During the past several months, we’ve heard directly from clients that COVID-19 has not only changed the operational and financial performance of community hospitals, but the last year has also opened eyes to numerous risks that were previously unknown or thought to be of little importance.

1. “We didn’t know that XYZ person didn’t have a back-up.”
Team member absence due to illness or quarantine quickly exposed the fact that some people or departments were spread too thin and/or didn’t have trained reliable back-up processes and staffing in place. Long term absences created backlogs and a lack of documented policies and procedures made it nearly impossible for others to assume the workload. This was true in supply chain, materials management, clinical departments, accounting, and others.

2. “Our technology infrastructure wasn’t prepared to support significant amounts of telecommuting and/or telemedicine.”
Many team members, and in fact entire departments were forced to work remotely for much of the last year, and in some instances continuing to do so. Has your technology team been able to support that shift? Are you comfortable with data security measures and productivity monitoring with increased telecommuting? Has your telehealth strategy been fully optimized? Many departments experienced decreases in productivity which lead to financial impacts and patient dissatisfaction.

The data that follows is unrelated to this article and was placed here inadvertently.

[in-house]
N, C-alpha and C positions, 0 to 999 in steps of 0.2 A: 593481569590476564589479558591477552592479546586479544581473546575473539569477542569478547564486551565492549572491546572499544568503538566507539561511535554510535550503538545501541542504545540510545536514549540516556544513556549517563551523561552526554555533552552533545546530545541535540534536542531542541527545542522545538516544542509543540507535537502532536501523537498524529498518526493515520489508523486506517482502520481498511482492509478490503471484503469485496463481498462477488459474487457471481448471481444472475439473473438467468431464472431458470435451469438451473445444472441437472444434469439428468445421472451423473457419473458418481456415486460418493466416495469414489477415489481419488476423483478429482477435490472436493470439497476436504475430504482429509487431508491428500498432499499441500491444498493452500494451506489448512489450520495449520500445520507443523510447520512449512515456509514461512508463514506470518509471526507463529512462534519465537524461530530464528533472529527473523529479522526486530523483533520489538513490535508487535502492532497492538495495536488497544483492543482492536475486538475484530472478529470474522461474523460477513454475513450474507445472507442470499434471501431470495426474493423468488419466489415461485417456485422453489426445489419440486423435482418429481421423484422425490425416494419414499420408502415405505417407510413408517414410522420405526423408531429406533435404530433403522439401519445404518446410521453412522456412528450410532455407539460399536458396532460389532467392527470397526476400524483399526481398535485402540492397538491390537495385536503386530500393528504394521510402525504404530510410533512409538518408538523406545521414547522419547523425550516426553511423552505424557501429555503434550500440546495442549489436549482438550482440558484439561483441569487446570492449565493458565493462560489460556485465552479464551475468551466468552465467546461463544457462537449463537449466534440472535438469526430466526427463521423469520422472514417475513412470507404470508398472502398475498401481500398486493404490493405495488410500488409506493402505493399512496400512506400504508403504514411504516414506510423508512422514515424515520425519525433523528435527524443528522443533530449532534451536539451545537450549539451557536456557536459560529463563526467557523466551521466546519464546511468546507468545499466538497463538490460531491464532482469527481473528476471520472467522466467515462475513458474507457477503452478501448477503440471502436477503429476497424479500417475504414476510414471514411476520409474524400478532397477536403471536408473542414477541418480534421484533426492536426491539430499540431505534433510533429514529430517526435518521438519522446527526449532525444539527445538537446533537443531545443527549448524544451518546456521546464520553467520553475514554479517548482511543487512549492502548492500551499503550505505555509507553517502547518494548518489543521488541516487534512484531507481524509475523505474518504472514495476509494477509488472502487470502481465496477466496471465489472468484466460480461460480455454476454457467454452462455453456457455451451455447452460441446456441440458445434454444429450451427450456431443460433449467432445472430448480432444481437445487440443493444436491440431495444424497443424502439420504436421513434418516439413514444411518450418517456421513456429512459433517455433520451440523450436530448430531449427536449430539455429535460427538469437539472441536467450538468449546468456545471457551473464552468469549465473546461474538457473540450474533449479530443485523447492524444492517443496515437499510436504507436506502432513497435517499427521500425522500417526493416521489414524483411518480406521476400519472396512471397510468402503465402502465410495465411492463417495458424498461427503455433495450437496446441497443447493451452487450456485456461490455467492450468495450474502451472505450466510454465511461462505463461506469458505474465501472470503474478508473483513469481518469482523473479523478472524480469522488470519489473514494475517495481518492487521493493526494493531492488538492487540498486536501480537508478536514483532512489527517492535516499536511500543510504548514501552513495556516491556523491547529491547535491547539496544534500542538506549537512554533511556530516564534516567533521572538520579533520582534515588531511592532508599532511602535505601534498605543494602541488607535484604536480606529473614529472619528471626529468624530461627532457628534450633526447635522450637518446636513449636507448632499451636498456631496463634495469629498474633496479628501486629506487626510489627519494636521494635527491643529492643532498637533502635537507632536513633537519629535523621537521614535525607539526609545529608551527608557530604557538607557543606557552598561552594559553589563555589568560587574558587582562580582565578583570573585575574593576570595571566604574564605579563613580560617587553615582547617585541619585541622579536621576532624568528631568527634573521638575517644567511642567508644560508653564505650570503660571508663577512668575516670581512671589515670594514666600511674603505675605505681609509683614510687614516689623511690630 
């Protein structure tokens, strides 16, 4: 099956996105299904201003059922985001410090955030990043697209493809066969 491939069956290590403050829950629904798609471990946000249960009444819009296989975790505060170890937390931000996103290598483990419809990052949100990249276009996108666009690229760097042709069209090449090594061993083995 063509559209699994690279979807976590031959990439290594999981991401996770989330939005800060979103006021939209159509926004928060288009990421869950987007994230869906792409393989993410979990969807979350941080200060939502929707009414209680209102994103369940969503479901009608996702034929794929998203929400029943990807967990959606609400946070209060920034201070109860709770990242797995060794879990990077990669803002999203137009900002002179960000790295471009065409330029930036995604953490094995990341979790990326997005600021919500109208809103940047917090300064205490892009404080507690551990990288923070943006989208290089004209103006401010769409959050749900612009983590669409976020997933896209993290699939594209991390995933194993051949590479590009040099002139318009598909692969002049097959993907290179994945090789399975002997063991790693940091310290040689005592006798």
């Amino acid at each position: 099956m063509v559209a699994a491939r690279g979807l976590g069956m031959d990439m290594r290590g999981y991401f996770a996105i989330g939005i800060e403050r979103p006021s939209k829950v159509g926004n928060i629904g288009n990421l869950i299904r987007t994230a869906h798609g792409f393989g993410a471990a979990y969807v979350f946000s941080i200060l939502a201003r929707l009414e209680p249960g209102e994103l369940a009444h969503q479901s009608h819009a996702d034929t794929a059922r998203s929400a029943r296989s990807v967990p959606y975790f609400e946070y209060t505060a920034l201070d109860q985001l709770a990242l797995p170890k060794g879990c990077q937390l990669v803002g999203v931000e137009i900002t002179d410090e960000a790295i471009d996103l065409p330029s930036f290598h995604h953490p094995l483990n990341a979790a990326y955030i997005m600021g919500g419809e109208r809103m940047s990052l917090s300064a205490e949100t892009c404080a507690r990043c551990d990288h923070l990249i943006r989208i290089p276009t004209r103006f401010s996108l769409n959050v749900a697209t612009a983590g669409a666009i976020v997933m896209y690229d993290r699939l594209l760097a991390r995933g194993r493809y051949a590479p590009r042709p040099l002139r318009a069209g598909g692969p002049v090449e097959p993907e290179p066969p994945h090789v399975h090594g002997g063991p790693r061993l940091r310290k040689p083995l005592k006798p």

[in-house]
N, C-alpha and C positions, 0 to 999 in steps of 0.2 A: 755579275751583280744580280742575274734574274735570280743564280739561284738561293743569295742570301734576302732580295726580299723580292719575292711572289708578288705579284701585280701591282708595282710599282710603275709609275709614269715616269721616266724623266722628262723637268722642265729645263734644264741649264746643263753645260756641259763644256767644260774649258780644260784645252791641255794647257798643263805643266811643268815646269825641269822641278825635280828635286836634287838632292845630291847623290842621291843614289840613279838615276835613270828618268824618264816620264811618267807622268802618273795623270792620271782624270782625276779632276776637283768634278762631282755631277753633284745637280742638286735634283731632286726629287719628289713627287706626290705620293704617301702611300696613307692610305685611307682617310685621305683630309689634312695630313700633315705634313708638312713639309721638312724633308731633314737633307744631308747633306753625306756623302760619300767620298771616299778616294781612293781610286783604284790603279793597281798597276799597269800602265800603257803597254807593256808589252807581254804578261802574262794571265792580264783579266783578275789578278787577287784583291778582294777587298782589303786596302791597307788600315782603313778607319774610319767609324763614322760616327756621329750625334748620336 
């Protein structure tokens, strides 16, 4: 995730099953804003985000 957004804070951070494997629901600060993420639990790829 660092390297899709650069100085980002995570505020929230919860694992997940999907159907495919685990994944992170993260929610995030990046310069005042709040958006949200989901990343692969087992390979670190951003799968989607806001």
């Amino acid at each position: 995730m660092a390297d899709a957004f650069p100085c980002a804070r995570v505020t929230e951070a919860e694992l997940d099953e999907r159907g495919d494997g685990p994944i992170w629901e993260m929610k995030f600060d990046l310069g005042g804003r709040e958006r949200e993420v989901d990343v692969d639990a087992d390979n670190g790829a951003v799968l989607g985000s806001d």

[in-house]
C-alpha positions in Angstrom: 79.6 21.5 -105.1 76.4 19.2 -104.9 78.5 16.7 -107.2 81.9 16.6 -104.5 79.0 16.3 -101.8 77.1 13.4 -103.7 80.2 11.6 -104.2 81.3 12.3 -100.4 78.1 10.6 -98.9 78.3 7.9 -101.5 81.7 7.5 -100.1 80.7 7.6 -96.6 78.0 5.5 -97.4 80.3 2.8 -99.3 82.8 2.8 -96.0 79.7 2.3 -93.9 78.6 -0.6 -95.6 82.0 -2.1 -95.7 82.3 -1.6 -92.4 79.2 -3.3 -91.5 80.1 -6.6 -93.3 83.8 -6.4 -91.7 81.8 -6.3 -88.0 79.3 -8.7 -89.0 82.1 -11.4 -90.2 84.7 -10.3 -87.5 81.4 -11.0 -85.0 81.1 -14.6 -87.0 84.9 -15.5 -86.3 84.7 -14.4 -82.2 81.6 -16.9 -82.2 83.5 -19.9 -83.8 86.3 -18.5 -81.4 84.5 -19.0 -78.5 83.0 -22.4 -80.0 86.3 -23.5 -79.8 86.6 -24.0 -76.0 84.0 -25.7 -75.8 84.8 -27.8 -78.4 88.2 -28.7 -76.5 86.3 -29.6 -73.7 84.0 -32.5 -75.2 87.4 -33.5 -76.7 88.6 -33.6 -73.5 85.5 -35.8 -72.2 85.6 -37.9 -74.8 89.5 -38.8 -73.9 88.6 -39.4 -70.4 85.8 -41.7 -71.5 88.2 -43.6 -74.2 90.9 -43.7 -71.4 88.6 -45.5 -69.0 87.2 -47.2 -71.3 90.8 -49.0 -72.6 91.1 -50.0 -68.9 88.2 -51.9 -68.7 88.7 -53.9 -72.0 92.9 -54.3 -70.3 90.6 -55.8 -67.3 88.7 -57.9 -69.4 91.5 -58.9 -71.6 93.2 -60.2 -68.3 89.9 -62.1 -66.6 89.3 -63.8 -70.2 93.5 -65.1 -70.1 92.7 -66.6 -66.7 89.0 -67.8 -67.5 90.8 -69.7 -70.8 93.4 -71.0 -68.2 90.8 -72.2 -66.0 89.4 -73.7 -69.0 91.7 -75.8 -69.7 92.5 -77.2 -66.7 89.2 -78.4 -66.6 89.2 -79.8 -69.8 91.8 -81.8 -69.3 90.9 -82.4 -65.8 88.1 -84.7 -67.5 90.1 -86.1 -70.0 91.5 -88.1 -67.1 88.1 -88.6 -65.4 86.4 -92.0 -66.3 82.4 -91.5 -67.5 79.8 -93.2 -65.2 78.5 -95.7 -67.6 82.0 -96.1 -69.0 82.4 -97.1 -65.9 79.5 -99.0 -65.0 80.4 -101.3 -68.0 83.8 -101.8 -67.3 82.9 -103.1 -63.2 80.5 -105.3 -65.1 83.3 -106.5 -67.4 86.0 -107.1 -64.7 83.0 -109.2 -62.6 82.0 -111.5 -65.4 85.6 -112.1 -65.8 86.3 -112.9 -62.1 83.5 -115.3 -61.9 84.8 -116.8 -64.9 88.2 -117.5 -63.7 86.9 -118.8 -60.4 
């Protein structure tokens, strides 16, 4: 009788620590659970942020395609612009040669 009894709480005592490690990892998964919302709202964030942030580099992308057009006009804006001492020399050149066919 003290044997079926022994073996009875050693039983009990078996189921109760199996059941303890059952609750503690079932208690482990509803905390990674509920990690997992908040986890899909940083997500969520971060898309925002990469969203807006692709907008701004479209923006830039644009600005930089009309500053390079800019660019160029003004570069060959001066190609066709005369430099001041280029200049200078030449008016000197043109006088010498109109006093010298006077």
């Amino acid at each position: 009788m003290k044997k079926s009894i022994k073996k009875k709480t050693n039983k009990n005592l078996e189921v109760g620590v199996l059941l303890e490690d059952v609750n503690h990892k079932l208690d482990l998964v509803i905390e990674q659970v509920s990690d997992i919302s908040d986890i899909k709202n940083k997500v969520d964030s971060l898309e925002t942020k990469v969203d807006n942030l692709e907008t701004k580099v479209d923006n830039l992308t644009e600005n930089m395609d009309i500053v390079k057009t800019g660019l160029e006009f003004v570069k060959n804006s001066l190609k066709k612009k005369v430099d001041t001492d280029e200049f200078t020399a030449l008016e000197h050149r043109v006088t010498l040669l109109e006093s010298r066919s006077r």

3. “Revenue cycle departments have been scrambling to stay afloat and strategic investments and improvements have been delayed.”
In many instances, community hospitals have seen A/R aging worsen, staffing has experienced significant turnover or furlough, and now that volumes are coming back, the team cannot keep up. It is very difficult to stay current while also addressing the backlogs that have developed. Don’t let predictable cash collections and days in A/R mask underlying trends or potential backlogs within the revenue cycle. Outsourced vendors were also impacted by COVID. Evaluate their performance to determine if potential improvement opportunities exist.

If these or any other similar revelations sound familiar to your organization, it may be prudent to conduct an enterprise-wide risk assessment or begin the process of prioritizing risks based on financial, operational, and compliance impact.

Adam Shewmaker, FHFMA
Healthcare Consulting Director
ashewmaker@ddafhealthcare.com • 502.566.1054